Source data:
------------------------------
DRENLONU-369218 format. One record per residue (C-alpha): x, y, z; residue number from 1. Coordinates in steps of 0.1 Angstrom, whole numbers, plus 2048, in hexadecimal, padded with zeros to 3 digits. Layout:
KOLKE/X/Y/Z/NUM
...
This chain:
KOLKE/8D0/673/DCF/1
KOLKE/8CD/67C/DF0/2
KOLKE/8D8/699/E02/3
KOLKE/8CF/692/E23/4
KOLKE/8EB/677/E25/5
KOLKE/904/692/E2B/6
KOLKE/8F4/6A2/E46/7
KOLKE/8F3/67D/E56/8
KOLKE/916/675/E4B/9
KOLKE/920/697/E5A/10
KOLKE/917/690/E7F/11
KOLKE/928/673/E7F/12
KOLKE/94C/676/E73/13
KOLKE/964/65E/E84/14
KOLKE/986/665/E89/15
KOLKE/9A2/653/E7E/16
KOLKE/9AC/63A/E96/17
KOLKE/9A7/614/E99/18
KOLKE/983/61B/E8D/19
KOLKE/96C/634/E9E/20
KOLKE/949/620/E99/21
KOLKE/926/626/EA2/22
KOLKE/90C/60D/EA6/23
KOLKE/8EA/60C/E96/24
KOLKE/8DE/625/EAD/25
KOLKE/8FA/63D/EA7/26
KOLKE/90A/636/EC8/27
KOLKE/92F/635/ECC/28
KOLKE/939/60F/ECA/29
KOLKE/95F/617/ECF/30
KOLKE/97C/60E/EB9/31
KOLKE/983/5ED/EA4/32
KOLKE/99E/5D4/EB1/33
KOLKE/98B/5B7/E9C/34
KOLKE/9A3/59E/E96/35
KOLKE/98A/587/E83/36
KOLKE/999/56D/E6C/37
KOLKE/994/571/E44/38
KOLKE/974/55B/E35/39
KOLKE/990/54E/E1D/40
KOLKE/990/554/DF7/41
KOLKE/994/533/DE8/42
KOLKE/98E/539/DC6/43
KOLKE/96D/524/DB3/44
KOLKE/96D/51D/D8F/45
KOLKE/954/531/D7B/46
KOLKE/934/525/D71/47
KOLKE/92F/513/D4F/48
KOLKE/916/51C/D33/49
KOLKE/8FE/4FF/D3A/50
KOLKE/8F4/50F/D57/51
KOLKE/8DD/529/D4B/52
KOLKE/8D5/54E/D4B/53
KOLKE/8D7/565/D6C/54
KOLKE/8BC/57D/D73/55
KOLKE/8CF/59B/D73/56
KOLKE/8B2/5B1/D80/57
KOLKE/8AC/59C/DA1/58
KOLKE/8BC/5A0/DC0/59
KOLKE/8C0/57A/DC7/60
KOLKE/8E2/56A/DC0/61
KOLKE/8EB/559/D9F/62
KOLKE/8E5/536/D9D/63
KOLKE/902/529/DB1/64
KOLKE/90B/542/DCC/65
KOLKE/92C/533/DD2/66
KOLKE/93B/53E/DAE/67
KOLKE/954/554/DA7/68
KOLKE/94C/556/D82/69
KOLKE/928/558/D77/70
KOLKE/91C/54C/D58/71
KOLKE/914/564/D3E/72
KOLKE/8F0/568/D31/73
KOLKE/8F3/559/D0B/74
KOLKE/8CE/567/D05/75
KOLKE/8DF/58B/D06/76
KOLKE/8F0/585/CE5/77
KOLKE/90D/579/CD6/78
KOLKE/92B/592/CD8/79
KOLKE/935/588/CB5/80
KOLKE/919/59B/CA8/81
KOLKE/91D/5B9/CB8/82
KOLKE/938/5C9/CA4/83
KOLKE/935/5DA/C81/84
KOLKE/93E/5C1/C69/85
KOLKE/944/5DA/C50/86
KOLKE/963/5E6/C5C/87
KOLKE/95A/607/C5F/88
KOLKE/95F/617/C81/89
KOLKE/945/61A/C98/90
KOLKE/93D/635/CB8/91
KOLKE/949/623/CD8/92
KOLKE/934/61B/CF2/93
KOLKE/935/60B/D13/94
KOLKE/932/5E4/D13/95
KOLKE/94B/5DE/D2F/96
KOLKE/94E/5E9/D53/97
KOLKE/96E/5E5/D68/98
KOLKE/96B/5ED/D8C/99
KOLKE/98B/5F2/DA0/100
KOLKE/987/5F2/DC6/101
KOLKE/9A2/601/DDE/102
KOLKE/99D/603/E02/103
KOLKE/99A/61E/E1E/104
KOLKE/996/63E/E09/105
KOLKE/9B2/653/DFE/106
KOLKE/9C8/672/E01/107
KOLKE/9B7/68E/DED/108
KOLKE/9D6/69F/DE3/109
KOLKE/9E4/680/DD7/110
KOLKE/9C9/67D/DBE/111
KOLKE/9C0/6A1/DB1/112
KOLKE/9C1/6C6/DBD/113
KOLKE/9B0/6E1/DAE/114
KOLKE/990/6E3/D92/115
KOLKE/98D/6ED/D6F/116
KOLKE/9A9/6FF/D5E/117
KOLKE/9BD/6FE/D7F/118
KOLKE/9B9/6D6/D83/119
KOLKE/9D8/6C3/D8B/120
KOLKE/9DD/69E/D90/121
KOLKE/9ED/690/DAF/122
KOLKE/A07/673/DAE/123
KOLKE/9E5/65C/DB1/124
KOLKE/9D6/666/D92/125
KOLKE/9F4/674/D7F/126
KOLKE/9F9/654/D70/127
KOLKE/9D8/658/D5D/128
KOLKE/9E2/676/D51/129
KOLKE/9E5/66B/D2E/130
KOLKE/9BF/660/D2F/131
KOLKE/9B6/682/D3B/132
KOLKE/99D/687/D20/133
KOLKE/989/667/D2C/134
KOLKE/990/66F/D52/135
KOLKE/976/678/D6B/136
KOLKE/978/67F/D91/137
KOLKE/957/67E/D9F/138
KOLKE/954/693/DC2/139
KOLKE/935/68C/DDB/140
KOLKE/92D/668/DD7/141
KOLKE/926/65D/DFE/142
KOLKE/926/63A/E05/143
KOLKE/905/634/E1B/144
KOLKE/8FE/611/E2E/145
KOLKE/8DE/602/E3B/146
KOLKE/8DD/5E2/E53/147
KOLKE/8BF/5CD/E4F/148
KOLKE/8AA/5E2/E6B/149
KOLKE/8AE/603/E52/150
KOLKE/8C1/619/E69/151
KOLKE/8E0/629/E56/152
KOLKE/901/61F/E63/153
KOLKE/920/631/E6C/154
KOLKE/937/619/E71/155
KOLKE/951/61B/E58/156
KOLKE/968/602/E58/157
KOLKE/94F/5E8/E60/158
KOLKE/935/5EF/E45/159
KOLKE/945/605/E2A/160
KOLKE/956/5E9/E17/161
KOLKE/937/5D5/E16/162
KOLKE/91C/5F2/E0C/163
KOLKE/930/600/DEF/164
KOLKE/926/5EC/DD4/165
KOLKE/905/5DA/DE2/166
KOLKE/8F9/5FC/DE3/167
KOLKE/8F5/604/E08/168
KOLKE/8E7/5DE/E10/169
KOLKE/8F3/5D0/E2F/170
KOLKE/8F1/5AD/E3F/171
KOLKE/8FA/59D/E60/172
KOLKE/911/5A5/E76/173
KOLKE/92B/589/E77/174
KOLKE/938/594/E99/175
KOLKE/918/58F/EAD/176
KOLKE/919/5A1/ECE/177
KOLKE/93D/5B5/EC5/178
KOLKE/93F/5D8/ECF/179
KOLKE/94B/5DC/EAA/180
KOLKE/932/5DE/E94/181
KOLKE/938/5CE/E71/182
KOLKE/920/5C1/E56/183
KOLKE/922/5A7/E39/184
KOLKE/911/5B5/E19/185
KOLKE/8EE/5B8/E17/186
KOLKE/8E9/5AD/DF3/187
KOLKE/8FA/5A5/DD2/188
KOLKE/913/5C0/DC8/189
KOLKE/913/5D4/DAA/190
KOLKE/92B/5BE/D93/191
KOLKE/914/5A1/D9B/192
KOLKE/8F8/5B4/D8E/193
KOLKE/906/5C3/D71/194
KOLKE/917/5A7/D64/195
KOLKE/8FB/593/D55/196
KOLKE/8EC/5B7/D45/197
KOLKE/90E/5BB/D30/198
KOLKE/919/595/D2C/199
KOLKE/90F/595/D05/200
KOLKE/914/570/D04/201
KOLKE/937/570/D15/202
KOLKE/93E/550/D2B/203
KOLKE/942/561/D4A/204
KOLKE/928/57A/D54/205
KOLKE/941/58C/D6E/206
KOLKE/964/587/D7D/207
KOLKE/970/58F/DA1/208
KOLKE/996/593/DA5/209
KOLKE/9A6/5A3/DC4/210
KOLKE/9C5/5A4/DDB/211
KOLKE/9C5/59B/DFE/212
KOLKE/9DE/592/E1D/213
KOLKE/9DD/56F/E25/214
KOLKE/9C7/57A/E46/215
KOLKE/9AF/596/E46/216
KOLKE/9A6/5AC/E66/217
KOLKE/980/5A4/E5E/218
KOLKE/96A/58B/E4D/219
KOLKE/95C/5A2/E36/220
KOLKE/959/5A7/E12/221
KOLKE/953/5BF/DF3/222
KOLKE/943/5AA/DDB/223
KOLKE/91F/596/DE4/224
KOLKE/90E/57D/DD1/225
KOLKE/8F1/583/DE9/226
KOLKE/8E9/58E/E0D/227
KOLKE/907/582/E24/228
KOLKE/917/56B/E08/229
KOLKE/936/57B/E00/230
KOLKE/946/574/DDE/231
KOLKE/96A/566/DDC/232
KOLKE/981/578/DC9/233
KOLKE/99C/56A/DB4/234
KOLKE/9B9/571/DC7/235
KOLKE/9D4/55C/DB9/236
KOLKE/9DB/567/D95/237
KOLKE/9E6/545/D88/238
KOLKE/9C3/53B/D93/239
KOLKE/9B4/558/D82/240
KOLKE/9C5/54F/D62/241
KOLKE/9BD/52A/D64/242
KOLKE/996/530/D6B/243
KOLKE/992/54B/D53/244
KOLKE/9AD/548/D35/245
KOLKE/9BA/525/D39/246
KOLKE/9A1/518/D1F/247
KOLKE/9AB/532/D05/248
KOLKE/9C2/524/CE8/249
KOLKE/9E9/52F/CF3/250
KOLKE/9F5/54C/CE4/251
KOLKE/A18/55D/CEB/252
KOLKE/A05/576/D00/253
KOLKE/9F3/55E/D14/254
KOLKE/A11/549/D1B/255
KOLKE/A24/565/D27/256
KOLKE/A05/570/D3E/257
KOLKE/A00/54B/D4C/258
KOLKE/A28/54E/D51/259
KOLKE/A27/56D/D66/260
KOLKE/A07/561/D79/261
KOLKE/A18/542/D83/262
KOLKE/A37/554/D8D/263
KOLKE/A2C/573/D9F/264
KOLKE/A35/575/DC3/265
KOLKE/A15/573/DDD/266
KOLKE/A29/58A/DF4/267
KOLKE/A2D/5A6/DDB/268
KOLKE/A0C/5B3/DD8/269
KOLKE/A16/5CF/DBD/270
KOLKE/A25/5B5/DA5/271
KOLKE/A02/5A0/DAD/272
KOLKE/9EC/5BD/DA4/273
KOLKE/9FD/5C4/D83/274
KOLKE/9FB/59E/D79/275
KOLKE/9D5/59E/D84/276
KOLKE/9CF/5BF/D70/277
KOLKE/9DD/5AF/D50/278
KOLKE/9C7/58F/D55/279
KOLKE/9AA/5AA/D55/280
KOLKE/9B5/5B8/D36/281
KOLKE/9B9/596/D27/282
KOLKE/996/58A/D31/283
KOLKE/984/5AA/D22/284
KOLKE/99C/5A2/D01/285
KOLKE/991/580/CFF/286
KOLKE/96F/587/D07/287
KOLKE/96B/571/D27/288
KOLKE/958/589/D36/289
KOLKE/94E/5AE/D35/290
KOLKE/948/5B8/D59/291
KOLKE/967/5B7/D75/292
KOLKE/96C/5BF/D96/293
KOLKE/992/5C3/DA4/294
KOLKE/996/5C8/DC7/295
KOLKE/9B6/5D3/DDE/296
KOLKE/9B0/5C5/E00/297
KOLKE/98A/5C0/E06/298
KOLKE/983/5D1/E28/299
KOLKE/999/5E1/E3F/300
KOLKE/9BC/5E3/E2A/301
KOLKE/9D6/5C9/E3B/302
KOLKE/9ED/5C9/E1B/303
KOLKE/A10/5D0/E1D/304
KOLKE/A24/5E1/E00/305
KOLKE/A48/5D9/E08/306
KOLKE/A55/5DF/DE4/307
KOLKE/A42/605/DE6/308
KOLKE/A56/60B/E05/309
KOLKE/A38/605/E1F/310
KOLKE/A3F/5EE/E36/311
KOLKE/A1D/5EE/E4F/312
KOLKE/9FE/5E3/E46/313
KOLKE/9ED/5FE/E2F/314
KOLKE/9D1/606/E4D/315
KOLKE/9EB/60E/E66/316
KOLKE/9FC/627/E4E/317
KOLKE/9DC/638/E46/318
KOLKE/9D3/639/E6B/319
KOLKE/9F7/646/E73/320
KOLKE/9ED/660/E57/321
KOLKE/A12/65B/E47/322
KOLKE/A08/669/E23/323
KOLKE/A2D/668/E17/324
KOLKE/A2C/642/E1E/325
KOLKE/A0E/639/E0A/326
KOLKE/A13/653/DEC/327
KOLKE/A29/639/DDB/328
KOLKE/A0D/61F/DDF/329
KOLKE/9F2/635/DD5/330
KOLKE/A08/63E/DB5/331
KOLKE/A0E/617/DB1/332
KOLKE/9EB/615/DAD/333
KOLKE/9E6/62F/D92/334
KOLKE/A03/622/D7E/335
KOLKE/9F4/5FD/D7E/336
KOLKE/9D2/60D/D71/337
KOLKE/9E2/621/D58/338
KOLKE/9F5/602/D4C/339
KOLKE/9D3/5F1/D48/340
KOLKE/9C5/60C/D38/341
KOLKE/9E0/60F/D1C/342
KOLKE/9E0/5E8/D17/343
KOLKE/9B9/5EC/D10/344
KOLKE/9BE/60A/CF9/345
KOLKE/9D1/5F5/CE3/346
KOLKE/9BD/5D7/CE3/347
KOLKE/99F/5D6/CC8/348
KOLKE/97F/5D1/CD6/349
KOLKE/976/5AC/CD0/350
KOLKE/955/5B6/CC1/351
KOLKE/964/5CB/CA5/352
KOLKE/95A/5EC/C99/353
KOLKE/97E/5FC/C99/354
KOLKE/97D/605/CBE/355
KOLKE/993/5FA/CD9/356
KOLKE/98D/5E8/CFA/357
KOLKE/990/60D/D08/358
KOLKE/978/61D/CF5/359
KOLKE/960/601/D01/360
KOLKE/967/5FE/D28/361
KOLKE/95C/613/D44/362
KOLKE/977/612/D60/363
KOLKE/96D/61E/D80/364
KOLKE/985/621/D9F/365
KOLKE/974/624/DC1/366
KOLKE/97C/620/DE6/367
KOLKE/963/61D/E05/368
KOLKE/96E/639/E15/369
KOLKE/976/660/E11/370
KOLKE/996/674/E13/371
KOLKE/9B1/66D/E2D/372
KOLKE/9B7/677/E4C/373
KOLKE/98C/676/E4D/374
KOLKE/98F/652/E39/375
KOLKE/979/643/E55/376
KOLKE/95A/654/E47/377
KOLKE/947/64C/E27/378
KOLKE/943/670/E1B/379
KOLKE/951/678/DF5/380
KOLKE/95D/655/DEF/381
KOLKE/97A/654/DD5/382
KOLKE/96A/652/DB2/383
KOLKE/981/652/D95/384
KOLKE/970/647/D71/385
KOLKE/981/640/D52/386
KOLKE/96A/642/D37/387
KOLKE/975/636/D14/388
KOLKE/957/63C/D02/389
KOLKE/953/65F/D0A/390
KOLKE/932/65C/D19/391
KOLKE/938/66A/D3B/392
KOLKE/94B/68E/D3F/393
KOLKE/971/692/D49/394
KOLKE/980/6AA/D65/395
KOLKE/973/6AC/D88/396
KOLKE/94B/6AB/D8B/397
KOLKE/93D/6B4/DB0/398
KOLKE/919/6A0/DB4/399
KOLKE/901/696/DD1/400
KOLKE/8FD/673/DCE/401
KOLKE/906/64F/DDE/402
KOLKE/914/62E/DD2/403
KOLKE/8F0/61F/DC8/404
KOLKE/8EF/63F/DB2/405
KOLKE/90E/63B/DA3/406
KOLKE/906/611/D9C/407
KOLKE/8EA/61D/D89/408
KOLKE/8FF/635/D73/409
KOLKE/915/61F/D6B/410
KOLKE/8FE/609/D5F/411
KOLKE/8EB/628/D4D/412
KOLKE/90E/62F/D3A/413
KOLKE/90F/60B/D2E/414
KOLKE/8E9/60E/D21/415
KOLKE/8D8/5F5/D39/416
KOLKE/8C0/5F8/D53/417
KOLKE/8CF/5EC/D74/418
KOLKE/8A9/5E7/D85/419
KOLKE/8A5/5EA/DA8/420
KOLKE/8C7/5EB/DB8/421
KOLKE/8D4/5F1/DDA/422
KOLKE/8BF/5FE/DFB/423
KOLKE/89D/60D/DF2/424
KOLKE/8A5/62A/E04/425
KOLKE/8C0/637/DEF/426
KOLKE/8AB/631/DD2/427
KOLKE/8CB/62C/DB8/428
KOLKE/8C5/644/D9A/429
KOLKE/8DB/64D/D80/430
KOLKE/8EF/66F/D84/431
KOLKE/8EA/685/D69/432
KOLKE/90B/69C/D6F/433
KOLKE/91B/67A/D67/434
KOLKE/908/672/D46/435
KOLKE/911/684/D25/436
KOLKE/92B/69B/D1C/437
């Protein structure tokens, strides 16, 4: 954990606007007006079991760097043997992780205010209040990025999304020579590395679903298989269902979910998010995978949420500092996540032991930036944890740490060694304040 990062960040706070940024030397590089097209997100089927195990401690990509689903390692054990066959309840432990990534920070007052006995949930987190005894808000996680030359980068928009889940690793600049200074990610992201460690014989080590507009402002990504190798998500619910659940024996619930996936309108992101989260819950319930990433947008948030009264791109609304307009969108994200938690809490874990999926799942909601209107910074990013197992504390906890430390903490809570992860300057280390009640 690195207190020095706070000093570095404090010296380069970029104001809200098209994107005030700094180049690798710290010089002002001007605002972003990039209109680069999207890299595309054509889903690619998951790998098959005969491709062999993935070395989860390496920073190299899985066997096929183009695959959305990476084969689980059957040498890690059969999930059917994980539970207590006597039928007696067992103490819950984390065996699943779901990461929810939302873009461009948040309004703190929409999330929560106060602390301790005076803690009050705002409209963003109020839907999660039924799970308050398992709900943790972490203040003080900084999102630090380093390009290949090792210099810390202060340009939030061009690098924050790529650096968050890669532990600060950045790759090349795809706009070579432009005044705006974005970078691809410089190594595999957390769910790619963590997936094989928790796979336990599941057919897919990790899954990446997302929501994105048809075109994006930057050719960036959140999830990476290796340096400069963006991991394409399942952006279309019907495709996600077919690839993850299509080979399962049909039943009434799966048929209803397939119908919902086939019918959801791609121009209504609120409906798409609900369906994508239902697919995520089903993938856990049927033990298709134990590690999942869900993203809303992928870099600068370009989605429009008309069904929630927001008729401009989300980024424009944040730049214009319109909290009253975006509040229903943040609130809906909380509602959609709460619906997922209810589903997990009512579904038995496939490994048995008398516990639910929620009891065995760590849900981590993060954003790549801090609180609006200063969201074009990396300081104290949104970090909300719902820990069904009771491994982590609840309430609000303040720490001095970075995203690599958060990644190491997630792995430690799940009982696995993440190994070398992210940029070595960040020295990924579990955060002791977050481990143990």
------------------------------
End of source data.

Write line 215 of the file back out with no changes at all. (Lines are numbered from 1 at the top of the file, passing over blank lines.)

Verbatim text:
KOLKE/9C5/5A4/DDB/211